1. Please, help me understand what was covered up. The communication with the Supt and Asupt before they came off the ridge (the communication that led to the decision to cross unburned fuel in front of a head fire)? That there was no finger pointing or blame associated with those decisions? I was on a fire in AZ that day in June, not very far from the tragedy happened. I have been on fires around Yarnell. I understand, even after almost 9 years this is a very emotional topic. I did 6 years of IHC work. I understand how tense inter crew politics can be. For the rest of us current and former wildland firefighters, can you clarify the point you are making? What does the NPS have to do with this that the WHOLE DOI wouldn’t be involved with? What cover up? Are you referring to the lack of blame on human nature. This article is solely examining weather from that day.

      1. 14 Years Deep, I wish I could answer your questions. My heart is beating so fast (and yes, I’m still crying), because I really do want to answer your questions, but I can’t. There are legal repercussions. As for the article, the meteorology, I’m a meteorologist and the work that was done is pretty amazing. I ❤ NCAR!!! But, with that said, there is a difference between running models in future and past mode. When you run models in future mode it is so fast, but when you run it in past mode you can take your time, squeak it, make it look pretty. When I was doing prescribe burns I had about 47 seconds to run a model, but when I did SIP modeling I had months, even years to make it perfect. So, long story, short, a lot more work needs to be done to speed up the process and also deal with the meteorology that is created by the fire.

    2. What are you sworn to secrecy? You say there’s a cover up and then not shed light on what you claim you know – doesn’t that make you part of the cover up?
      Your tone was very definitive in what you wrote, if you’re not going to expound on what you claim you know than maybe rethink whether or not it’s worth bringing up in the first place.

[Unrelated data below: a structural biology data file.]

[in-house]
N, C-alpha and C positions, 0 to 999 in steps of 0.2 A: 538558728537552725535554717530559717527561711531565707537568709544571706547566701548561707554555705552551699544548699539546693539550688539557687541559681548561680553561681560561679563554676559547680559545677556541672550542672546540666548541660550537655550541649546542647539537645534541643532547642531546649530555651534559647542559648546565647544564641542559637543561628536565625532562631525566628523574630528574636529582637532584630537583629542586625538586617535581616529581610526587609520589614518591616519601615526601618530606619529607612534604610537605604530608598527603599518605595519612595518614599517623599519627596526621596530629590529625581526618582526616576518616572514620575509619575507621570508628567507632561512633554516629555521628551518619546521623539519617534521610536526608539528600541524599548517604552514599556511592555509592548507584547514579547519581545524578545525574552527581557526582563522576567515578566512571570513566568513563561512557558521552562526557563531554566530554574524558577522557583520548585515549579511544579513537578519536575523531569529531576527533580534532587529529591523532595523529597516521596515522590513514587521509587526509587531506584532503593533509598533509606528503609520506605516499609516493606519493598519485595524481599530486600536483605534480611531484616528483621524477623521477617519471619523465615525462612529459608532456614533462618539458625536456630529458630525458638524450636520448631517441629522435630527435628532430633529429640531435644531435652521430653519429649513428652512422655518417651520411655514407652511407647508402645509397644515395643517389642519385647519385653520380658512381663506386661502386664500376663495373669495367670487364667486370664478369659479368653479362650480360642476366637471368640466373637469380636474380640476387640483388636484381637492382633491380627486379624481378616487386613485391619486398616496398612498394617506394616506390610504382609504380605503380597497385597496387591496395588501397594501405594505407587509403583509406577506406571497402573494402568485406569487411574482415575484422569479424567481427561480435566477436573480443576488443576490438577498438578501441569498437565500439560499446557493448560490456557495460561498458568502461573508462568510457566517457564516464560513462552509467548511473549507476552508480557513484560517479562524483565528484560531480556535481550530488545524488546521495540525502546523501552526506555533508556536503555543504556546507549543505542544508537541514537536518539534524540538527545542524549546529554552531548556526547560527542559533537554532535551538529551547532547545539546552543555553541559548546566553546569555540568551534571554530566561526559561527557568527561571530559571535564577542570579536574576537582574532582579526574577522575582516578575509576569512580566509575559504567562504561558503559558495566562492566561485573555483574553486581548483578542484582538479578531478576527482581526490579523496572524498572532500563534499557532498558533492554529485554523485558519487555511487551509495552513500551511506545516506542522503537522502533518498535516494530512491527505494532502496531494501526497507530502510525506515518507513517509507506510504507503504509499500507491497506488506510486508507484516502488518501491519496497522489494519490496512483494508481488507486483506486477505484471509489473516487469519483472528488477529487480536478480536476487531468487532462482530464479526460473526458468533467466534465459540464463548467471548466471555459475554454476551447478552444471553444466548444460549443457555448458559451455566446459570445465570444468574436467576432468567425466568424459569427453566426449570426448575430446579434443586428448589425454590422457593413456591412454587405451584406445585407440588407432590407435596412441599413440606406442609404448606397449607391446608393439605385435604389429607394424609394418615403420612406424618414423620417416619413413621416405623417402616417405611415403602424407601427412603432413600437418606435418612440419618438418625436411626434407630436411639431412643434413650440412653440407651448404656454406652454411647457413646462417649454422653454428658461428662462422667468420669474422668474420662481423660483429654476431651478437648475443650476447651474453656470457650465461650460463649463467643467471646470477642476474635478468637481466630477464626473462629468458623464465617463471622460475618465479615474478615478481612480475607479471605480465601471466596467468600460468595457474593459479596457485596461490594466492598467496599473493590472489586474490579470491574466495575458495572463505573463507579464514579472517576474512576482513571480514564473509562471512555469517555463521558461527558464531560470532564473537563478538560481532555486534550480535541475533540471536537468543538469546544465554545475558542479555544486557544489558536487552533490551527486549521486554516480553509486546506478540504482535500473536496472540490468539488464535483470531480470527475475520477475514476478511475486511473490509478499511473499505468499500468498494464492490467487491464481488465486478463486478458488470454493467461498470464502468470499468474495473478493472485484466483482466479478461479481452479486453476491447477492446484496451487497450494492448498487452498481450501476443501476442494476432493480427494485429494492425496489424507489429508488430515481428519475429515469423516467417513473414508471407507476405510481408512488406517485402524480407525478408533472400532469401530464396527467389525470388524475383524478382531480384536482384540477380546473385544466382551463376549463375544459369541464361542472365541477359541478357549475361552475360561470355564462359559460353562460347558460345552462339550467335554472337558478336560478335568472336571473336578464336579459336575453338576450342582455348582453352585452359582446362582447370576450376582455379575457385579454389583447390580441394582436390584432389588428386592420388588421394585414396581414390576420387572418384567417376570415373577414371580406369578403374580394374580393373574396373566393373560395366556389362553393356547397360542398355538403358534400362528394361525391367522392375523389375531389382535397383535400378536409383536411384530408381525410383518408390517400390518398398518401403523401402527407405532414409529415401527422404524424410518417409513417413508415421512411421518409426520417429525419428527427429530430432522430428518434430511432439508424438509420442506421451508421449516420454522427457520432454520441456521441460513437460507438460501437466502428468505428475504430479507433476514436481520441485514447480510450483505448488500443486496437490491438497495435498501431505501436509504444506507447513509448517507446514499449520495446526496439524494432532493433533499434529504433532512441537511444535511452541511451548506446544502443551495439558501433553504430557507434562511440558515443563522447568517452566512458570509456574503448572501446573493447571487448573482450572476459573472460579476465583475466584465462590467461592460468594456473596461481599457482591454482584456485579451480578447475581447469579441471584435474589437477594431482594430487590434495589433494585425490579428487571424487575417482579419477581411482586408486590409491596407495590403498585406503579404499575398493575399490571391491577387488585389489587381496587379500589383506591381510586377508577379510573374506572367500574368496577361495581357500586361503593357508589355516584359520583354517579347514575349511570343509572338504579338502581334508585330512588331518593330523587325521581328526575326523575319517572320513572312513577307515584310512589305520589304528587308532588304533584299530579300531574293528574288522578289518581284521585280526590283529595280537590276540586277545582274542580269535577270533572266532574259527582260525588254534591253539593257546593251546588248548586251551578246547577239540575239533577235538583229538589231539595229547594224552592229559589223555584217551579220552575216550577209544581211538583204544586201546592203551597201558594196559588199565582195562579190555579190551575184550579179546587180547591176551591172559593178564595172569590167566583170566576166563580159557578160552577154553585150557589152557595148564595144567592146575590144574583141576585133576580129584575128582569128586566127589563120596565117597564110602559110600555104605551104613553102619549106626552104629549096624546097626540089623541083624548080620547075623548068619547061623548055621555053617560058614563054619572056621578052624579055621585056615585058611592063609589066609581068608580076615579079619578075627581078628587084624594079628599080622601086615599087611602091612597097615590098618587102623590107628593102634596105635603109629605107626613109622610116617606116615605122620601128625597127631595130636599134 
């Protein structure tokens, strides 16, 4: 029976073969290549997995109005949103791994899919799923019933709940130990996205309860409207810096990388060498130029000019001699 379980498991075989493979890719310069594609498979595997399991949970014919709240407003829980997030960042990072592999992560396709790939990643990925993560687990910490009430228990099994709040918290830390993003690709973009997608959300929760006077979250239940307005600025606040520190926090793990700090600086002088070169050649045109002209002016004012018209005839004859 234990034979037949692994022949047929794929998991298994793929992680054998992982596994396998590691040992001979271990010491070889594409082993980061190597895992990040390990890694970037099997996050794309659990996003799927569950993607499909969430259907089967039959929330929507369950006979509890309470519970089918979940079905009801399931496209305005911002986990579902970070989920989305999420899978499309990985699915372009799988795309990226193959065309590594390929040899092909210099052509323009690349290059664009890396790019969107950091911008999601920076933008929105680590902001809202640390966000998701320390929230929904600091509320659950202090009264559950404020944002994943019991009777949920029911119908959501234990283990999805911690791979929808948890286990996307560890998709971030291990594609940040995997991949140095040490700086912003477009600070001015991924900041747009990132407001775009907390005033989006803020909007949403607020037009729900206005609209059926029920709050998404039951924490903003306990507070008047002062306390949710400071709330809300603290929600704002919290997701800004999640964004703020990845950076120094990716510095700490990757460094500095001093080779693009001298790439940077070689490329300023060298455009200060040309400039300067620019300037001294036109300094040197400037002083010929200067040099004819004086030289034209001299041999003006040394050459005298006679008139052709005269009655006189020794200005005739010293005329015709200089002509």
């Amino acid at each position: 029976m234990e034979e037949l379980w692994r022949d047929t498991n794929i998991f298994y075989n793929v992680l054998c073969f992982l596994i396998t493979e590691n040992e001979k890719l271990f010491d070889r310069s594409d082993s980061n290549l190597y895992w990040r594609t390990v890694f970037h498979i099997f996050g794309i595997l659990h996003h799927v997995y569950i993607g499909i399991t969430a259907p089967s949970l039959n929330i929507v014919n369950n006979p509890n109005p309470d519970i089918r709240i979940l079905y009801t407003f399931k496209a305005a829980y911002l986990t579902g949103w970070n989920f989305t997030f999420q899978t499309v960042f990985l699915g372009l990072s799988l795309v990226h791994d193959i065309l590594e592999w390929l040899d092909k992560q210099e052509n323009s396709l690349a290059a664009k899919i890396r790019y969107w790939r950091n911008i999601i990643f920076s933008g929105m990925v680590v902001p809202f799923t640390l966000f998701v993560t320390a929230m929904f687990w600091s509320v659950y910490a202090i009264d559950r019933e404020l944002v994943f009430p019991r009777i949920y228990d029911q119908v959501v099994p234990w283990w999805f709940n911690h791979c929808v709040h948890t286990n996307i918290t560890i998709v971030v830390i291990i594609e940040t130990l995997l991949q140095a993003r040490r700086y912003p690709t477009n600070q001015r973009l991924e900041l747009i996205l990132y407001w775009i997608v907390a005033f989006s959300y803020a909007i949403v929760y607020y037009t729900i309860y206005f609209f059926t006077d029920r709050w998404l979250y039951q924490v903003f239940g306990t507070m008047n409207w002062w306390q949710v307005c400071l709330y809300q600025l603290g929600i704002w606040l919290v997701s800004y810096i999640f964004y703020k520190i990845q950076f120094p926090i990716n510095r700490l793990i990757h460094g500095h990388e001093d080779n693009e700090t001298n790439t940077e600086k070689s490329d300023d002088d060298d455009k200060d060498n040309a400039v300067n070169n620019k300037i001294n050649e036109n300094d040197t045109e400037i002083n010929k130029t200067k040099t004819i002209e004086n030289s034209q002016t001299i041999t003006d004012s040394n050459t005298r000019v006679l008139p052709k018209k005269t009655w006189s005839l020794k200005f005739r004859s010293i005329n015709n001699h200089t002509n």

1. Joe Schmo, you are right it’s hard to talk about it. I’m crying as I type this comment. I did get several calls after I posted the comment. I think a lot of people want to talk about it but are afraid of the repercussions. I know people who were forced to retire after the incident happened. And yes, I was very definitive in what I wrote, because of the legal ramifications. There’s so much I want to say and so much other people want to say, but we can’t. This article brings up some pretty dark stuff for a lot of us. So, I’m not sure why they are looking into this. As a meteorologist, I can’t blame this on a microburst and I can’t blame it on the modeling, because the modeling at the time and even today can’t deal with this level of detail on this scale. The models don’t really deal with fire meteorology. The other real problem is time vs detail in the model. And I have to say running a model in past mode vs future mode is totally different. In future mode you don’t know if your right and most like you’re not going to be because you don’t have a lot of time to do the model, but in past mode, looking backwards you can take your time and tweak the model. So, that can be a little dangerous. OK I’ve rambled. My point is a lot more work needs to be done on these models to make them faster and to deal with the micro-scale, the local weather that is created by the fire. You’re probably right, maybe I shouldn’t have posted what I did, but maybe it help others understand that they are not alone in the silence.